IF YOU’RE one of the lucky pub-goers to have wangled a table without a weeks-long wait, we doubt the question of how many calories were in your drink even occurred.
After a few down the hatch, some will have struggled to pronounce the word calorific, let alone care much.
Health chiefs plans to force pubs to display counts on drinks are futileCredit: LNP
For some reason, though, the issue is preoccupying health chiefs, who plan to force pubs and supermarkets to display calorie counts on their drinks.
For consumers, it’s a harmless enough idea — indeed The Sun has previously backed a similar move for restaurant menus, if only as an alternative to extra taxes on fattening grub.
But it is futile nevertheless — even the Government’s own study admits the benefits are “not quantified”.
And the estimated £92million cost to industry of the change is anything but harmless to pubs already struggling for survival after a year of lockdowns.
Nearly two thirds of boozers remain closed, and even those able to serve in outdoor areas are set to run at a loss until they regain the other 80 per cent of their capacity indoors.
There could hardly be a worse time for the nanny state meddlers to stick their Size 10s in.
Calorie counts for pints? Count us out.
BREXIT was always going to have teething problems, although no one quite predicted the depths of pettiness to which our Continental cousins could stoop.
Notoriously, a trucker arriving from Britain had a ham sandwich confiscated by Dutch border officials, one of whom sneered: “Welcome to the Brexit, sir.”
No one quite predicted the depths of pettiness to which our Continental cousins could stoop after BrexitCredit: Alamy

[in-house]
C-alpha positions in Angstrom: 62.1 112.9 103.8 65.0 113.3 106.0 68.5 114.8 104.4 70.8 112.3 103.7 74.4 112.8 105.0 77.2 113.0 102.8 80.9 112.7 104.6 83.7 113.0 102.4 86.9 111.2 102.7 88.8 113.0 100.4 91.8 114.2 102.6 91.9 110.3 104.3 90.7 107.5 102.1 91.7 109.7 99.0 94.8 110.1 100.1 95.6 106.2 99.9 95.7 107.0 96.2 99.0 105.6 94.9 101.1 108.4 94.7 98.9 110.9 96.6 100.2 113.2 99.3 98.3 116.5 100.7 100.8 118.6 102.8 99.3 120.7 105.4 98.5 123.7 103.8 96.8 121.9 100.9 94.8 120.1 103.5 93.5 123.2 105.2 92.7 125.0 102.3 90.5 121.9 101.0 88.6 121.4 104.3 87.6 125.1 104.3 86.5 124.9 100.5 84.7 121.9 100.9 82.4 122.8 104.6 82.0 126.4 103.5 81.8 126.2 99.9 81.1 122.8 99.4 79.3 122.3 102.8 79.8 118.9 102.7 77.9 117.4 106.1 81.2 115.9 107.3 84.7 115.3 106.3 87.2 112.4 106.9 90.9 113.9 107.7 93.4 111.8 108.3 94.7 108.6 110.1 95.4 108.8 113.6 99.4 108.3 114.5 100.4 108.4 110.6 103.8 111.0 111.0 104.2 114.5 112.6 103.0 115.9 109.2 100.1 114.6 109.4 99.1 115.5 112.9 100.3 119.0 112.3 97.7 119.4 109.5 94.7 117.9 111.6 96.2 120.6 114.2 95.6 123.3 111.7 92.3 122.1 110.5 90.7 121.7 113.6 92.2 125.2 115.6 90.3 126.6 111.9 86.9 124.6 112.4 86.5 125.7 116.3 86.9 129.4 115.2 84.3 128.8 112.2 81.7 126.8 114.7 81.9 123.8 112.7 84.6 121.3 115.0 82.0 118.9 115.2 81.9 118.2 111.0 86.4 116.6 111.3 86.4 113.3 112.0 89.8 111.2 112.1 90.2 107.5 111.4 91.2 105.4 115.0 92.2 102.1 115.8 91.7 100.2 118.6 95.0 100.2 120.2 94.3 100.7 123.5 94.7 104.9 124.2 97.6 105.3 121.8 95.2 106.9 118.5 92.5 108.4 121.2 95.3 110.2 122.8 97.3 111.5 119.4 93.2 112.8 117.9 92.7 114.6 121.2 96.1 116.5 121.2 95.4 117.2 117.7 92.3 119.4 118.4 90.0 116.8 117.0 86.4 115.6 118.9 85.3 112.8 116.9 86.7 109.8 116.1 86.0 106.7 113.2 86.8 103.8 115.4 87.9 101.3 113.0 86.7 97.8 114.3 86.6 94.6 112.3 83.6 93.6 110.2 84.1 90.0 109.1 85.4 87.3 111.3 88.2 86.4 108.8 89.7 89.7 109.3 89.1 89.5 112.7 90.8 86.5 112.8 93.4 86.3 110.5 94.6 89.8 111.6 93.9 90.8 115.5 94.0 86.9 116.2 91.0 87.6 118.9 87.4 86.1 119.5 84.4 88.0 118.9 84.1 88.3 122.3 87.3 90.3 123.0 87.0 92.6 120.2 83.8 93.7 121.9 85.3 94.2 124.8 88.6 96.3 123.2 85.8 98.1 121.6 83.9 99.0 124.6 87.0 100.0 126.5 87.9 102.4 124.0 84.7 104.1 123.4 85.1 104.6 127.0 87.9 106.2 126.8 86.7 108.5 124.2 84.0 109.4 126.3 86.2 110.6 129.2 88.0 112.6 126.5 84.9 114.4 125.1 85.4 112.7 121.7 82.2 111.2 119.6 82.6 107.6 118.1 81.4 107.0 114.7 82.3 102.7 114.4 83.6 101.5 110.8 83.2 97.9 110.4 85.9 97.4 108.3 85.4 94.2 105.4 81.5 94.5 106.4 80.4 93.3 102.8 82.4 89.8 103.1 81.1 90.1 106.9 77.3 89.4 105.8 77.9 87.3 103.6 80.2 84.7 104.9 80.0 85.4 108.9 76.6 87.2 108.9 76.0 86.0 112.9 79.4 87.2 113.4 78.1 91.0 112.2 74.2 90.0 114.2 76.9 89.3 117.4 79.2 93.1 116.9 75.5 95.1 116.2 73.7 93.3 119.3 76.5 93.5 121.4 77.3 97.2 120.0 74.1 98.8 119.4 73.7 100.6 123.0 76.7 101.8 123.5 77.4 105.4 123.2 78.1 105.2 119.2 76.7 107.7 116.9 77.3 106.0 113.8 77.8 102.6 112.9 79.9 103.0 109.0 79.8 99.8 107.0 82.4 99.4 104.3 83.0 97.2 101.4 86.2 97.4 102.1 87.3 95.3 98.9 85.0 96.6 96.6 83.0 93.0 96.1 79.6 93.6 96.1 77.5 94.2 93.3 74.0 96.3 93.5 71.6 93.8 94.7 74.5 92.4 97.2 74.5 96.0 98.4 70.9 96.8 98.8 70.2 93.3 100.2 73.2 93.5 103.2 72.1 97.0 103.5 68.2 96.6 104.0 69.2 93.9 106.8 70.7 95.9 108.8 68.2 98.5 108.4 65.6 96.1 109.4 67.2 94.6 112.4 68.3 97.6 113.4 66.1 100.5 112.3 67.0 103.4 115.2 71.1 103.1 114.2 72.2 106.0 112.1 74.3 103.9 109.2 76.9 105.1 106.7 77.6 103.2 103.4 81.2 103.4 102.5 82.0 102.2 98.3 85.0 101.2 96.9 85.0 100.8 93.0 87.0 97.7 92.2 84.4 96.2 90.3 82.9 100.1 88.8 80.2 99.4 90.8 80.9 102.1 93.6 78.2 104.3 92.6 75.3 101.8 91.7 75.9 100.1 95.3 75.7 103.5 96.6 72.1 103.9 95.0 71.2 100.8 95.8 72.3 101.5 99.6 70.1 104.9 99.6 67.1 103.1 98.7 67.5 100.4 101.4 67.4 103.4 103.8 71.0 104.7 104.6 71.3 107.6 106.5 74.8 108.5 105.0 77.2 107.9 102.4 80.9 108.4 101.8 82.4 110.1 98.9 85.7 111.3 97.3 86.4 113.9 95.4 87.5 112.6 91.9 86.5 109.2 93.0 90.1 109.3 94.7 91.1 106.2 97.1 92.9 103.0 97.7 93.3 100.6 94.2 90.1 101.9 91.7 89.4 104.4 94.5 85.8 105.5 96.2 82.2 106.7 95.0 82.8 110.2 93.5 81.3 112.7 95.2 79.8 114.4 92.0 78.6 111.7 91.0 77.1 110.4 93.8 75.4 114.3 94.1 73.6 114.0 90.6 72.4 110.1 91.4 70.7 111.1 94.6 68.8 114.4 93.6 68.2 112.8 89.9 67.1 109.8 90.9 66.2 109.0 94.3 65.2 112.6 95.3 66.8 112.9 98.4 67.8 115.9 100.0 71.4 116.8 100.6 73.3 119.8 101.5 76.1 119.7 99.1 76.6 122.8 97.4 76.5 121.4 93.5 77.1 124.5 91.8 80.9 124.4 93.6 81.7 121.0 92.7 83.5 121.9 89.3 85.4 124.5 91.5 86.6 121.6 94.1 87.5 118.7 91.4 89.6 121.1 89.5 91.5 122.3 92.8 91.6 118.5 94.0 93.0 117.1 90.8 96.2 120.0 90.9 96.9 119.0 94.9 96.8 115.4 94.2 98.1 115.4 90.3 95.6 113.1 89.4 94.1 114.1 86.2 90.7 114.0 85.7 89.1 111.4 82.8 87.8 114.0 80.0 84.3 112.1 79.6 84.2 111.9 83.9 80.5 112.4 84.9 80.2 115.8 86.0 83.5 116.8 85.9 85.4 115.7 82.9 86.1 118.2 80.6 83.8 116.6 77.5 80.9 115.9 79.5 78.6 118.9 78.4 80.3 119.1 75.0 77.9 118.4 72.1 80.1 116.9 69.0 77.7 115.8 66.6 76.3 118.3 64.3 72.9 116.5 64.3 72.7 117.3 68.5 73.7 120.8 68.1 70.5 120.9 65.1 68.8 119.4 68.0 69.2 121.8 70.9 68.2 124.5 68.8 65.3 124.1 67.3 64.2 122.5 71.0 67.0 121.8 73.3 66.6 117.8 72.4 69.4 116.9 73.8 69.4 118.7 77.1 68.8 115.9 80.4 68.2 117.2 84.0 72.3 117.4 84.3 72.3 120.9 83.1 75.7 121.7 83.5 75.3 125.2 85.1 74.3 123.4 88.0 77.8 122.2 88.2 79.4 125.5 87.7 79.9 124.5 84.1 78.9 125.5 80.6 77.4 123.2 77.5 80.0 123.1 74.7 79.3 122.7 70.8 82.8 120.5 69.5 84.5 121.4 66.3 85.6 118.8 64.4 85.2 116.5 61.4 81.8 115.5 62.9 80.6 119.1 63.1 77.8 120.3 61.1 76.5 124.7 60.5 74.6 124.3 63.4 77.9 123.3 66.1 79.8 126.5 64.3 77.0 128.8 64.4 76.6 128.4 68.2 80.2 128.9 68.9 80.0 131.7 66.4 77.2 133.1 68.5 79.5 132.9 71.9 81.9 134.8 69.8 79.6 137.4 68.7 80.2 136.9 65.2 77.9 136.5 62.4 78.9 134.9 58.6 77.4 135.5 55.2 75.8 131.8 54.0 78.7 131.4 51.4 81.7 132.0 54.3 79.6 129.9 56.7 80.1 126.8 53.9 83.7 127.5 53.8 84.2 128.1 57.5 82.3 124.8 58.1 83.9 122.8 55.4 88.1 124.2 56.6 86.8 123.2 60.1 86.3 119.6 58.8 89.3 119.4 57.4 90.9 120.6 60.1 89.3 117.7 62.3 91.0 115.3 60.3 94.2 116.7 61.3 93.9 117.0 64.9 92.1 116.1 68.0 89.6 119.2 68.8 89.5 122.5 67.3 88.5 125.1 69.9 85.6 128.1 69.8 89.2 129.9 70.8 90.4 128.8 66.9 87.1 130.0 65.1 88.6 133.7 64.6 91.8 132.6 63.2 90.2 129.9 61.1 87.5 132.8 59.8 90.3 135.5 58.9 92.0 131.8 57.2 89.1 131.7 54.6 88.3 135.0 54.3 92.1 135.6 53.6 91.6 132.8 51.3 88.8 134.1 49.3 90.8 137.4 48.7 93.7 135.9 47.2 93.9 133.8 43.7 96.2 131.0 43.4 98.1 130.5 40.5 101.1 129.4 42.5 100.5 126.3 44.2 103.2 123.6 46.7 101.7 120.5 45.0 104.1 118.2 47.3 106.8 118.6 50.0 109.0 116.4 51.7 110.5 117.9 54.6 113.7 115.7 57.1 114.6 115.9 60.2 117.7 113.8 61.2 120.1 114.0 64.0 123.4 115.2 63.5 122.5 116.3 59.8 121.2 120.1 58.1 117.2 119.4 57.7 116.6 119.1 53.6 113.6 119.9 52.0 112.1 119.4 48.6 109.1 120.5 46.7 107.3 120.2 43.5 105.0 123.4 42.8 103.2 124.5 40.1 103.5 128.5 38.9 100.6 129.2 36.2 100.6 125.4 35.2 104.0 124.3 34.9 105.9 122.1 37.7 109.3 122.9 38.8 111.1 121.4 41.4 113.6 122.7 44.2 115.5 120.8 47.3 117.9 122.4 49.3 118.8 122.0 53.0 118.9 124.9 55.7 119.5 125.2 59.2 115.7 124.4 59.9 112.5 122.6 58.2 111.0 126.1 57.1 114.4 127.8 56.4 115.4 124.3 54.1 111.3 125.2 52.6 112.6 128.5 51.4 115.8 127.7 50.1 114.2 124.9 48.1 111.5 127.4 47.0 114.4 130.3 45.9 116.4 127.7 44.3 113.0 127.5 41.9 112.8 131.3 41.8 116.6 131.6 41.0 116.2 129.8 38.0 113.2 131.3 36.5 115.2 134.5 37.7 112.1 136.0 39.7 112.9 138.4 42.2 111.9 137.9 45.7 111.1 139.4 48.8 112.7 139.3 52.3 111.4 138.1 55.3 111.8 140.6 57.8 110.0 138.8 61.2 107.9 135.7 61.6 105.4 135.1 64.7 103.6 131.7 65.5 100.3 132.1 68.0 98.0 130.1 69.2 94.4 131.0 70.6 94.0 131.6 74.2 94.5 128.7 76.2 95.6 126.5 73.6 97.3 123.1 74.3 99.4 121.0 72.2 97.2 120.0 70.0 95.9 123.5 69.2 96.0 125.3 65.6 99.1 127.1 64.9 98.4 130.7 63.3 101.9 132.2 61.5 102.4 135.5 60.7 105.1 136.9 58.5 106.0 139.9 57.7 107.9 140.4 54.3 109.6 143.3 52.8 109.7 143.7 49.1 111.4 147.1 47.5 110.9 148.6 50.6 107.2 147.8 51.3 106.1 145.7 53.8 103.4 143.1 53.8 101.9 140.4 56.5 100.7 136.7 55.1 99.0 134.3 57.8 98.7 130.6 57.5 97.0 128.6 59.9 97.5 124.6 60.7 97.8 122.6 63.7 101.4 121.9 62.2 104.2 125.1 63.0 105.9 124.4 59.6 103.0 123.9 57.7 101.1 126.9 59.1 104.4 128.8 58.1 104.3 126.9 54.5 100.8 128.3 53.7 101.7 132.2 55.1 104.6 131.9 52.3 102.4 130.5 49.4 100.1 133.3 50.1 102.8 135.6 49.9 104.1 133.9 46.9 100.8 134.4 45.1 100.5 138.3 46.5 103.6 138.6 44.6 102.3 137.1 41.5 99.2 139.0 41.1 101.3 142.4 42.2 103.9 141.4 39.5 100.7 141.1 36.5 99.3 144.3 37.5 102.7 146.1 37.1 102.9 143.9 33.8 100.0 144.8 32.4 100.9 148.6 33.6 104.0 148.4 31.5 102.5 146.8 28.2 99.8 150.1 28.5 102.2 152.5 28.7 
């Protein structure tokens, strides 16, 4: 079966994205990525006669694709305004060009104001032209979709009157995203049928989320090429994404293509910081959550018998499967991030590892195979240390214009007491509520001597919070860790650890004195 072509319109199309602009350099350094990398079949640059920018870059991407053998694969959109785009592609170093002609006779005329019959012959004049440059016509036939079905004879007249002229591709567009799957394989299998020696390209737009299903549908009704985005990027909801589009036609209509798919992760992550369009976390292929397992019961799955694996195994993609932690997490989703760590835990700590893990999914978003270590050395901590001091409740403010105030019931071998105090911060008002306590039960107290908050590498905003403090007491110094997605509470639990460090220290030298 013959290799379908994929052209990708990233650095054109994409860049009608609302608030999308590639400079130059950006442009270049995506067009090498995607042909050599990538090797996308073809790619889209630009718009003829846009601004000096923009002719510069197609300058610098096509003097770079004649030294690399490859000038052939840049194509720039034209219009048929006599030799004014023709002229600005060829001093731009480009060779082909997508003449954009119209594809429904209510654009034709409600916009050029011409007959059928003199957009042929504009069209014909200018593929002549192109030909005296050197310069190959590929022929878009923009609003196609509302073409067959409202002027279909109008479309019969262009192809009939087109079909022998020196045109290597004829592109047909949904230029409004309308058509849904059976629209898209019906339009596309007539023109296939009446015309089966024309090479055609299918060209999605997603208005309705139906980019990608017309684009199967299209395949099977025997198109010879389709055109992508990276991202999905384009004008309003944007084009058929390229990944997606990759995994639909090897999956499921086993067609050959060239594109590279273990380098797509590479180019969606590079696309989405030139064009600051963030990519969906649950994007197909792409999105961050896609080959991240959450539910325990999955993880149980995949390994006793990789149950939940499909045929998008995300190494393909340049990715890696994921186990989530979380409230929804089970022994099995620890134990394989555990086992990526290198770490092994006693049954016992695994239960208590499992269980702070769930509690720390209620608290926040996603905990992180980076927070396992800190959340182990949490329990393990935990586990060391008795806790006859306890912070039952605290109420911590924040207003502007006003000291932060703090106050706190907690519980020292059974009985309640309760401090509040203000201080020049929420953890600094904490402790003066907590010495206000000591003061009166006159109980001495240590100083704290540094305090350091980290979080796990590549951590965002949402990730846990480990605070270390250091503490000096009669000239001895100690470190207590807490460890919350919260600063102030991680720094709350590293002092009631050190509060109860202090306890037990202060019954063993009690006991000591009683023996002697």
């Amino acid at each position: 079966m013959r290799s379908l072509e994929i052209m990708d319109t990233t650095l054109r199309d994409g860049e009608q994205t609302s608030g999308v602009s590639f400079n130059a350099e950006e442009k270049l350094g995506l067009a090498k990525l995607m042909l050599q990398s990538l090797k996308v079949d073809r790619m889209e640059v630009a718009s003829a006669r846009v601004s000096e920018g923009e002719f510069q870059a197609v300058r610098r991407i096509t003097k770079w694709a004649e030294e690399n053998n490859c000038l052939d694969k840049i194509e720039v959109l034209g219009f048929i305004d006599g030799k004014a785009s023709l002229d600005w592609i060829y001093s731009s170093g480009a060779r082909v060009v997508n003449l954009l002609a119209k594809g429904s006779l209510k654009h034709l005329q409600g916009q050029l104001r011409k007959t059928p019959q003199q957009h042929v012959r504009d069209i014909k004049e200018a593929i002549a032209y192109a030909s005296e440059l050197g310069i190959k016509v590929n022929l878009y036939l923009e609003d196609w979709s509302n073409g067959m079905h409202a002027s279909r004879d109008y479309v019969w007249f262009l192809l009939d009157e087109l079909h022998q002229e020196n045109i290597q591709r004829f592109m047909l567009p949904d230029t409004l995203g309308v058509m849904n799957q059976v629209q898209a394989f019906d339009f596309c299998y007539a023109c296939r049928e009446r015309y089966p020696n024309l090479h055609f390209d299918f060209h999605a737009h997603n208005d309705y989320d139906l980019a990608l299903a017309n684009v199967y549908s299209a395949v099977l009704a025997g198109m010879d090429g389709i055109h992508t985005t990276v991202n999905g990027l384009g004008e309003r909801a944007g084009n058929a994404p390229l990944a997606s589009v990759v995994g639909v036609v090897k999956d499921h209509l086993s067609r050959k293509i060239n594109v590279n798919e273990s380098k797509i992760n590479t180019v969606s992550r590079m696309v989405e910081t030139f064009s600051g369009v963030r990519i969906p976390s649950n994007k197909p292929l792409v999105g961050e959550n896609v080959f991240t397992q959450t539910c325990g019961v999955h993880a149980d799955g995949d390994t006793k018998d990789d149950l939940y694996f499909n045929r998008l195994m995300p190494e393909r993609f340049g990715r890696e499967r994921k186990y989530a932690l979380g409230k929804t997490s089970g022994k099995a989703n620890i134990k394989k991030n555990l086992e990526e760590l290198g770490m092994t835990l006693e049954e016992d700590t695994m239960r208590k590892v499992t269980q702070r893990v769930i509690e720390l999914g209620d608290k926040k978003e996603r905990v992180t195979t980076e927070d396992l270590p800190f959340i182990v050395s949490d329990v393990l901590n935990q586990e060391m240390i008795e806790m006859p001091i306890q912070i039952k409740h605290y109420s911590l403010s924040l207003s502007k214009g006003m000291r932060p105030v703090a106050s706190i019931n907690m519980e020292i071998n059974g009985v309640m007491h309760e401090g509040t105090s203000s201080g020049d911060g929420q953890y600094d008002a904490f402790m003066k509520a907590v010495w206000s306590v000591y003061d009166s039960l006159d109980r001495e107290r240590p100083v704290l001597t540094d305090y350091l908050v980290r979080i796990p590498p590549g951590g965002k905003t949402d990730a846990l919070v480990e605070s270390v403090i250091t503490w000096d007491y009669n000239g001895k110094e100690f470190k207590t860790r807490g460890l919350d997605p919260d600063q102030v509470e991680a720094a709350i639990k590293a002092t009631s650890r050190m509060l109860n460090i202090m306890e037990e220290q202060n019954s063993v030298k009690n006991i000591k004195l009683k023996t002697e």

So the signs from the latest economic data are promising, with UK exports to the EU in February surging 46 per cent month on month, to £11.6billion.
There’s much progress still to be made but we have no doubt that if businesses keep displaying grit, ingenuity and a can-do attitude, there is more to come.
Add to that Britain’s swift progress in signing trade deals around the world, and the night and day contrast between the EU and UK vaccine rollouts and it’s those Dutch officials who are looking one sandwich short of a picnic.
Welcome to the real Brexit, sirs.
AFTER Europe’s panicky reaction to the Oxford AZ vaccine, yesterday’s “pause” in the rollout of the one-shot Janssen jab by its American maker feels all too familiar.
Of 6.8million doses of Janssen — said to have been on the brink of gaining approval for UK use — there were six US blood clot cases, including one death.
But that is negligible compared with the risk of death to Covid cases in their 40s, which is over 1,000 times higher.
In a global race against the virus, waiting for a perfect fix is a luxury we don’t have.